An intoxicated day-care provider allowed a little girl to wander away from her home and onto a nearby highway, where she was found Wednesday afternoon walking in traffic, Pine County authorities said Thursday.
The toddler, not quite 2 years old, was spotted about 3:30 p.m. Wednesday on Hwy. 23 in Sandstone. Pine County Sheriff Robin Cole said a number of vehicles swerved to avoid the girl as she walked “right down the centerline” of the highway until an alarmed neighbor brought the child to safety and notified authorities.
Jerrylyn Chose had heard the commotion from her yard.
She said that a man in a black pickup truck began honking and used his vehicle to keep traffic, including an approaching semitrailer, away from the girl.
“I ran out of the garden to see why he was honking his horn, and a little boy brought a little girl to me, and she came running down to me, and wrapped her arms around me,” Chose said. “She thought I was somebody she knew.”
After Chose called police, according to the Sheriff’s Office, deputies searched the area and located the Building Blocks in-home day care, about a block from the highway.
There they found several other children playing in a fenced back yard where a gate was open.
A deputy confirmed that the girl was supposed to be at the day-care home, then talked to the provider and “observed alleged indications of intoxication, and performed field sobriety tests,” authorities said.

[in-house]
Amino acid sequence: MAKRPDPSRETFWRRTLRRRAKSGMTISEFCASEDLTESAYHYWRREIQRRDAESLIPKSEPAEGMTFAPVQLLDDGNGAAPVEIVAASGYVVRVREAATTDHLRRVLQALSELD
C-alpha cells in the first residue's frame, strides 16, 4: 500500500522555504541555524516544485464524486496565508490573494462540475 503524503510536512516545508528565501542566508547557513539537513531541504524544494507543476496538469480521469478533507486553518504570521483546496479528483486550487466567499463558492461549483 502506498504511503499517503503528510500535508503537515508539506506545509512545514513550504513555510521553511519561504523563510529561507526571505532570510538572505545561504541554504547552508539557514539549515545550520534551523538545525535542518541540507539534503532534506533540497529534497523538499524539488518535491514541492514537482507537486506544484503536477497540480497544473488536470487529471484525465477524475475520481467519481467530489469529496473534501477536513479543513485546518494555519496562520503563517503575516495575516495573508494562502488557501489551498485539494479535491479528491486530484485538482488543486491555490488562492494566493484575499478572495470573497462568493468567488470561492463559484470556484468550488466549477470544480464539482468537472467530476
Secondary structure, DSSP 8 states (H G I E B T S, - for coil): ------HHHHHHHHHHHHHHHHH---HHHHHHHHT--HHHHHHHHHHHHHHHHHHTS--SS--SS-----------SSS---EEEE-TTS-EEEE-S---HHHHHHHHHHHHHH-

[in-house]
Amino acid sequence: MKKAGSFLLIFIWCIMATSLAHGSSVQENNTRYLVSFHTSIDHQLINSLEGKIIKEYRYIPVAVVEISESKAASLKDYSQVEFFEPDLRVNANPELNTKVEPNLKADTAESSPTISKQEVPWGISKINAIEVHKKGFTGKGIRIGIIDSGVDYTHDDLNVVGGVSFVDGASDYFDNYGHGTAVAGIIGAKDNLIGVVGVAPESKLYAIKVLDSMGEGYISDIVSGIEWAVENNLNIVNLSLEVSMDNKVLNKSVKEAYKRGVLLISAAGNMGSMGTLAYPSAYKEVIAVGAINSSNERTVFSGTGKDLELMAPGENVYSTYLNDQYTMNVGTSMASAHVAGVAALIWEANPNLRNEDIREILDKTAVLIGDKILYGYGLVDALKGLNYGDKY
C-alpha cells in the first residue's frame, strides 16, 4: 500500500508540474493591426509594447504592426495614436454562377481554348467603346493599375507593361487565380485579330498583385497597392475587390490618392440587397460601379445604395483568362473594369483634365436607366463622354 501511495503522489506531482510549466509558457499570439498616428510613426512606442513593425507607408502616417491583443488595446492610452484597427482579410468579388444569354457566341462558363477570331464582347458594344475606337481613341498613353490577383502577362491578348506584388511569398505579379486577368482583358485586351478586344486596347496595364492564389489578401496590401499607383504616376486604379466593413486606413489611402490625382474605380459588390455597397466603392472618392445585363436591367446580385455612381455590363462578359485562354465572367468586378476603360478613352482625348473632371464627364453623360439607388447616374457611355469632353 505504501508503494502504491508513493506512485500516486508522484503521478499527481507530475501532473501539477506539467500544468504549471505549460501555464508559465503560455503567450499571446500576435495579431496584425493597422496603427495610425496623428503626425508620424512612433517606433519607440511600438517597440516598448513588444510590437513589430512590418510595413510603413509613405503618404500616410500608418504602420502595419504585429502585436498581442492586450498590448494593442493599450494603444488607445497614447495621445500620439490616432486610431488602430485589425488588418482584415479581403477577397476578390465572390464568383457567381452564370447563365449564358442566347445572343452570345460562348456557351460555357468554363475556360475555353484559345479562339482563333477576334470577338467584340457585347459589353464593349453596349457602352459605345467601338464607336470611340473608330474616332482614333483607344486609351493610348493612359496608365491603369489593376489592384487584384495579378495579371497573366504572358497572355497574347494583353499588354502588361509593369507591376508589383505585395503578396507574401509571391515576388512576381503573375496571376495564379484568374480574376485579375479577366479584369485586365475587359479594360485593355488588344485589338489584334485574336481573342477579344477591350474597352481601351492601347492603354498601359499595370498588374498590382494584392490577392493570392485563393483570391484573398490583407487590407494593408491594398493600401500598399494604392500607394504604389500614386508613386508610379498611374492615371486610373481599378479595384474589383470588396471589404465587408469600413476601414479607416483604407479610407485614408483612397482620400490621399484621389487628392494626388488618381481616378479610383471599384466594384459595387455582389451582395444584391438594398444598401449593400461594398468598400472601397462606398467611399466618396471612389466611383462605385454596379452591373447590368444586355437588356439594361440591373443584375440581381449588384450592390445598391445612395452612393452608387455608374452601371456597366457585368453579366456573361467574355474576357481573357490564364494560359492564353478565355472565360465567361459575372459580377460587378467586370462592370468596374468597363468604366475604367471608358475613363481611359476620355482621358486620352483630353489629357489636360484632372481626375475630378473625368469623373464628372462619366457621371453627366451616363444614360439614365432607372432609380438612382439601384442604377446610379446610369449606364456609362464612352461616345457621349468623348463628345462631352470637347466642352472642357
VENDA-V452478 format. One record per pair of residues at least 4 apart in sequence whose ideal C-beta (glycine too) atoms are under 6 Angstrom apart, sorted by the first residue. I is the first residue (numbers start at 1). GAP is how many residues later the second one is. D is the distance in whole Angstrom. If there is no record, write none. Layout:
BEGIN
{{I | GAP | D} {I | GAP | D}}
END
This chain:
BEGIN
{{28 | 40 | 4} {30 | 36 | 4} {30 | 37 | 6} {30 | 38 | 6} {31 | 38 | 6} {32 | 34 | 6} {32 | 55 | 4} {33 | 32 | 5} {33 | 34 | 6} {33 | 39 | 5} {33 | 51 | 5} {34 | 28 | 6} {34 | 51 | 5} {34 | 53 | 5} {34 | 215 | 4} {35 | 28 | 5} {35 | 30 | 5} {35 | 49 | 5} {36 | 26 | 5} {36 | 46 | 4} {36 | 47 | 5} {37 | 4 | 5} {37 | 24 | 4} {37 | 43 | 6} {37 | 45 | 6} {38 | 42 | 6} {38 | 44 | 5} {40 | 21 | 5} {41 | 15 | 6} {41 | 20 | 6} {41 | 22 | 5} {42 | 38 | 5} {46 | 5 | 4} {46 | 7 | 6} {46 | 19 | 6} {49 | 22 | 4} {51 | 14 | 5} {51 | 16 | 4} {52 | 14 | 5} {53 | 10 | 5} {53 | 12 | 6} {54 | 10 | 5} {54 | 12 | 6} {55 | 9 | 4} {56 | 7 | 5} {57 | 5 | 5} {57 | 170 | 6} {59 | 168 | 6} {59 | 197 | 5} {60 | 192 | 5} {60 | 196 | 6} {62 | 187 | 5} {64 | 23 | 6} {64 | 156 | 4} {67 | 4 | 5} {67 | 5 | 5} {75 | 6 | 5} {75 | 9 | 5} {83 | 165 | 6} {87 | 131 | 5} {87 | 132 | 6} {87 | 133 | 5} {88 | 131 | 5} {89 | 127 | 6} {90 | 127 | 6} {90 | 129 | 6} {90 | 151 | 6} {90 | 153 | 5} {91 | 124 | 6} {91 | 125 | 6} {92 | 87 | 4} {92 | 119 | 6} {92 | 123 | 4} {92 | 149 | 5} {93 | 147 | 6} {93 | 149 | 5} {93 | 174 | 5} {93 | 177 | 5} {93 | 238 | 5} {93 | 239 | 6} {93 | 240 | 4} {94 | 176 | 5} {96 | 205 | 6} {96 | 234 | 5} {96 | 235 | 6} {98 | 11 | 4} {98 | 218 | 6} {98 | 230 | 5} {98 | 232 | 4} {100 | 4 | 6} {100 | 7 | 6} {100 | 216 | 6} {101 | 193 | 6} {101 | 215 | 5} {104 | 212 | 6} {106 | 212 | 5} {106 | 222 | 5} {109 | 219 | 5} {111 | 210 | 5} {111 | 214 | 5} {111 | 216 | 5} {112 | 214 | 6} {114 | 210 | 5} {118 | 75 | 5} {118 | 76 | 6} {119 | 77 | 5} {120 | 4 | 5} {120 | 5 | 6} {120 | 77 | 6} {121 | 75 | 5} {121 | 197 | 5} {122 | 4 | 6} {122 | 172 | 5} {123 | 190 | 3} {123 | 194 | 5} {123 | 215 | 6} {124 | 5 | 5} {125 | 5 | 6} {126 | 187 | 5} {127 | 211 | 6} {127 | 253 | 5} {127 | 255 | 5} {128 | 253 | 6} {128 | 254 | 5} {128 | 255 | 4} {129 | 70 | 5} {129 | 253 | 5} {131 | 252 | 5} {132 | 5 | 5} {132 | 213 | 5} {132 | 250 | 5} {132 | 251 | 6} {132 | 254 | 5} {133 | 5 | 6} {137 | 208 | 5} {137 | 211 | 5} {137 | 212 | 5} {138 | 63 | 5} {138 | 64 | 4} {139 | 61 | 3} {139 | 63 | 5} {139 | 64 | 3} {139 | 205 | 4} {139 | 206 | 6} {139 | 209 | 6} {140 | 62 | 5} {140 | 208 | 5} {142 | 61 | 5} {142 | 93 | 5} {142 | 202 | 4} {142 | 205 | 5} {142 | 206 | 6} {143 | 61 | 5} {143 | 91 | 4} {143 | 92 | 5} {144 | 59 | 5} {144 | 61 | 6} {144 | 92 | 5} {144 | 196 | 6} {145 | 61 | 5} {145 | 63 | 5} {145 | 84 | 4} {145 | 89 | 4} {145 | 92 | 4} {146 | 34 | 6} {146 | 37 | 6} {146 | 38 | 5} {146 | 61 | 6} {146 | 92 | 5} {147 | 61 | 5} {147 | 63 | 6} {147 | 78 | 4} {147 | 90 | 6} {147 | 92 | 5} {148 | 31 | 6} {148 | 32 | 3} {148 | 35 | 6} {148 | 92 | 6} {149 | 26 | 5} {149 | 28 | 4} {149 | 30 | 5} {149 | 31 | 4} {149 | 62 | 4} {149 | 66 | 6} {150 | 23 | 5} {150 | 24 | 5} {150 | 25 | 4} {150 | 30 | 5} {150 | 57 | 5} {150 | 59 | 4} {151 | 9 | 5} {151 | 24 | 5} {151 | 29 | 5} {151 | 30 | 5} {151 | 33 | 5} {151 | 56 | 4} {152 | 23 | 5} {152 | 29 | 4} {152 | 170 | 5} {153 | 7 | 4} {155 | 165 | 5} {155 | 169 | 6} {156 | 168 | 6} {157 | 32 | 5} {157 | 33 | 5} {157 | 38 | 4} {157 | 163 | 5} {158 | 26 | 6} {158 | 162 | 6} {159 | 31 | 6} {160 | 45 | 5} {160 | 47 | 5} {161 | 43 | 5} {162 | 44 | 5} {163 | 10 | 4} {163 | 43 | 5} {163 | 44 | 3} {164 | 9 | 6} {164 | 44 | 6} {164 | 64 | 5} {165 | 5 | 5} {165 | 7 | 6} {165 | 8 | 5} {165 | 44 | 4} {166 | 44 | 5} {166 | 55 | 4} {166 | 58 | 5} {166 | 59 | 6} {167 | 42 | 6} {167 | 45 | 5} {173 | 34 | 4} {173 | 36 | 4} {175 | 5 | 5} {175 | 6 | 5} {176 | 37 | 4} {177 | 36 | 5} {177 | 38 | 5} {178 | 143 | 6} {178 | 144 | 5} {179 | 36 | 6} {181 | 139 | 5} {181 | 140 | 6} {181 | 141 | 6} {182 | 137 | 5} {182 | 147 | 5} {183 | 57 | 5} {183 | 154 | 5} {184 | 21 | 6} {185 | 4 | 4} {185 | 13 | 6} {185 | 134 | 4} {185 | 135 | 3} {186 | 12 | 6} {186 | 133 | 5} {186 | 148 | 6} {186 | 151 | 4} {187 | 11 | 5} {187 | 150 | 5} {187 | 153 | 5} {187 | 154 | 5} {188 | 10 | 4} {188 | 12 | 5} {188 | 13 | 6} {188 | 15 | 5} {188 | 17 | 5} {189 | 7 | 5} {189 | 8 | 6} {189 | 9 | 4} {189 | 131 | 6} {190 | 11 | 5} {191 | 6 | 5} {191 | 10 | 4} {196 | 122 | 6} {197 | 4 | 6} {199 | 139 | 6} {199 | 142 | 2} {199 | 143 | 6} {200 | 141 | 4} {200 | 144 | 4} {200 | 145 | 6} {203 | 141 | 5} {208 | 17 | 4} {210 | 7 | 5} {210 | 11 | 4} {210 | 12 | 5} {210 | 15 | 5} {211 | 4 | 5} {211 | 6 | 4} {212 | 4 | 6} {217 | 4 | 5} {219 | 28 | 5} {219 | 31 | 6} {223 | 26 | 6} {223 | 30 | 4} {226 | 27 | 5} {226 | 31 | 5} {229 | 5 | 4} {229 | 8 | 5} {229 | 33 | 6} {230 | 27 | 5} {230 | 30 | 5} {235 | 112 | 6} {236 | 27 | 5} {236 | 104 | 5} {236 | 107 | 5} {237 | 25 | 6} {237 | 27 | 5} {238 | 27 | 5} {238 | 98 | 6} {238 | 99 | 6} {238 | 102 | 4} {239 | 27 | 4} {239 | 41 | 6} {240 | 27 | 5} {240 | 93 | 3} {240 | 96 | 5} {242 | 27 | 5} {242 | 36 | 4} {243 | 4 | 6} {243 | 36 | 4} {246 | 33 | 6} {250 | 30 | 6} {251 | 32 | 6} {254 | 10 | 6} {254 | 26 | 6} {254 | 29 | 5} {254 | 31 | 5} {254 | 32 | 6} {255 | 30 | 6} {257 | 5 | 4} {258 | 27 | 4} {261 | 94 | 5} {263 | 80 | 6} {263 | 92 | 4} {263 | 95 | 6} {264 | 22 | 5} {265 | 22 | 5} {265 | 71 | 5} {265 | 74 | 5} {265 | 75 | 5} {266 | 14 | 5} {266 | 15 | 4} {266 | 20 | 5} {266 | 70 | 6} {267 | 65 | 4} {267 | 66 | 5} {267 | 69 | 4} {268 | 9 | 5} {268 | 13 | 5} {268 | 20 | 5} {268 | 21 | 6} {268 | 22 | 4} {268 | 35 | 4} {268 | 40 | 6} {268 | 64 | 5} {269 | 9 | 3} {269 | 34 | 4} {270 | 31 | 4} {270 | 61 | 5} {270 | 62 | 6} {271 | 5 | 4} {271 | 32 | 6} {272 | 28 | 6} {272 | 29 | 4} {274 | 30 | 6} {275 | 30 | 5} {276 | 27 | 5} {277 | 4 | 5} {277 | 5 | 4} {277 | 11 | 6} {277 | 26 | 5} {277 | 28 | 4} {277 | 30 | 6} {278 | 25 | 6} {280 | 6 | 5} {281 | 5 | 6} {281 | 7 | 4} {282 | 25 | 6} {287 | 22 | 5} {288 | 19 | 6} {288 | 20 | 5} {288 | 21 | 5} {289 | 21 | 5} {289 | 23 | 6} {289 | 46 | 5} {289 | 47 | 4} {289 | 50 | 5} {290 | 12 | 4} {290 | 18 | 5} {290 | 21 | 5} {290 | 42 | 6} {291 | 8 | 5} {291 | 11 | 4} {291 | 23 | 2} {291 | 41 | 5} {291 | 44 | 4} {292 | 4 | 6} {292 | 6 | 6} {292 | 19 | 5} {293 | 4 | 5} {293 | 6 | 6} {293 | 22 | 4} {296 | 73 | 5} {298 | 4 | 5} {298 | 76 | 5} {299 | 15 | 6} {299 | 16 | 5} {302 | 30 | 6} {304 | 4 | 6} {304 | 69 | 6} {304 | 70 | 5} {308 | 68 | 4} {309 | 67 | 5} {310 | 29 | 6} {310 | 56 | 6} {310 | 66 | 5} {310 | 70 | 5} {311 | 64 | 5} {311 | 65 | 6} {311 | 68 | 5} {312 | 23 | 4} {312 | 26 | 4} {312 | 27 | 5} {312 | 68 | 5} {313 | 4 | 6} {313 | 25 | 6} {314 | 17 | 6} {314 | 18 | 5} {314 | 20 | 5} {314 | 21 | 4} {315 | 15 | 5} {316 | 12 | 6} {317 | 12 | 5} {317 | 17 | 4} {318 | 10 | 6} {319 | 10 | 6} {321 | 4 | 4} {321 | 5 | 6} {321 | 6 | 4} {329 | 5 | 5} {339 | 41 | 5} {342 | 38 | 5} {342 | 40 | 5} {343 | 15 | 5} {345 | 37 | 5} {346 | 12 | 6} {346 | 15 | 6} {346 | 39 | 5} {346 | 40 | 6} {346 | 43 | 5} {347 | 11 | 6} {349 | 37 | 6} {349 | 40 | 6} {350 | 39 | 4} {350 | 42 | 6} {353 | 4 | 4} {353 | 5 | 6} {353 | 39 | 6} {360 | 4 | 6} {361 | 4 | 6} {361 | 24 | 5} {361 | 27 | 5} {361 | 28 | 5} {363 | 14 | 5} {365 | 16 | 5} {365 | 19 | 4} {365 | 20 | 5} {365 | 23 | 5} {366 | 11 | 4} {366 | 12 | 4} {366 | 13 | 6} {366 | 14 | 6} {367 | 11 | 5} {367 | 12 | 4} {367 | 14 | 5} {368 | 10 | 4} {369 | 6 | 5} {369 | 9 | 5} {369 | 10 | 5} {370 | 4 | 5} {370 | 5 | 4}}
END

The 56-year-old woman had a blood alcohol content well above 0.08 percent, the legal limit for driving in Minnesota, Cole said.
She was not arrested, but the case has been turned over to the Pine County attorney, Cole said.
The child care operator was the only person in charge when officials arrived at the day care, said Russ Baron, interim director of Health and Human Services for the county.
State and county regulators shut down the facility, which was licensed to care for 10 children. A county child protection staff member remained at the day care until all of the parents retrieved their children.
On Thursday, the Minnesota Department of Human Services formally issued a temporary immediate suspension to the day-care owner, citing an “imminent risk of harm.”
State records show that the woman was first granted a family child care license in November 2005; it expires in August 2013. Baron said Pine County has had no previous difficulties with the day-care operation.
A person at the home answered the phone Thursday afternoon when a reporter called, then hung up.
Chose said she’s glad that an investigation of the home is underway.
So is Sandra Larson, whose 22-month-old daughter, Khloe, was at the day care center Wednesday.
Larson, 26, of Sandstone, said she arrived at the center only to see police and a social worker.
There had been no sign of problems at the day-care center before Wednesday, she said.
“All of the kids are saying that they were outside all day long on Wednesday without any adults with them,” she said.
“It terrifies me to know it could have been my daughter, because they’re right around the same age,” she said.
Day-care scrutiny rising
Supervision breakdowns were among the problems highlighted in a Star Tribune investigation last year that found chronic safety violations across Minnesota’s in-home day care system.
Cases of children wandering away while unsupervised turn up periodically in state licensing records — sometimes going unnoticed until a neighbor finds them.
Last month, the Legislature passed reforms to increase training for in-home day care providers and to raise penalties for providers who violate basic safety guidelines.
Reporter Brad Schrade contributed to this story. email@example.com 612-673-448 firstname.lastname@example.org 612-673-7750